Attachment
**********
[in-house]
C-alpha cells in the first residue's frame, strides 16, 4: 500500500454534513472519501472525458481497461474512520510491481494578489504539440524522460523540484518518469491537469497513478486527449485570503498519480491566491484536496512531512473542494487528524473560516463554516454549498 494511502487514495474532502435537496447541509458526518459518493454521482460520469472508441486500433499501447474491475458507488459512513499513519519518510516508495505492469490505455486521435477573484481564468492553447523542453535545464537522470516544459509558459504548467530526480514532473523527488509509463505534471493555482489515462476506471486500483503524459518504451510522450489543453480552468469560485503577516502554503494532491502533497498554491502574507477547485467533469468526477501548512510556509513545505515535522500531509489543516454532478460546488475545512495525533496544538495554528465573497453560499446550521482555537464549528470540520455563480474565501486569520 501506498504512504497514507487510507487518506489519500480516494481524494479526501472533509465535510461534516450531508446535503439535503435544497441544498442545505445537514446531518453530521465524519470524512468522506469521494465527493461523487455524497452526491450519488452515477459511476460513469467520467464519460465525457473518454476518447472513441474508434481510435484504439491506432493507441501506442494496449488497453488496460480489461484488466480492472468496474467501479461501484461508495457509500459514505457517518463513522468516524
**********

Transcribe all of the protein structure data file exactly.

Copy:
[in-house]
C-alpha cells in the first residue's frame, strides 16, 4: 500500500454534513472519501472525458481497461474512520510491481494578489504539440524522460523540484518518469491537469497513478486527449485570503498519480491566491484536496512531512473542494487528524473560516463554516454549498 494511502487514495474532502435537496447541509458526518459518493454521482460520469472508441486500433499501447474491475458507488459512513499513519519518510516508495505492469490505455486521435477573484481564468492553447523542453535545464537522470516544459509558459504548467530526480514532473523527488509509463505534471493555482489515462476506471486500483503524459518504451510522450489543453480552468469560485503577516502554503494532491502533497498554491502574507477547485467533469468526477501548512510556509513545505515535522500531509489543516454532478460546488475545512495525533496544538495554528465573497453560499446550521482555537464549528470540520455563480474565501486569520 501506498504512504497514507487510507487518506489519500480516494481524494479526501472533509465535510461534516450531508446535503439535503435544497441544498442545505445537514446531518453530521465524519470524512468522506469521494465527493461523487455524497452526491450519488452515477459511476460513469467520467464519460465525457473518454476518447472513441474508434481510435484504439491506432493507441501506442494496449488497453488496460480489461484488466480492472468496474467501479461501484461508495457509500459514505457517518463513522468516524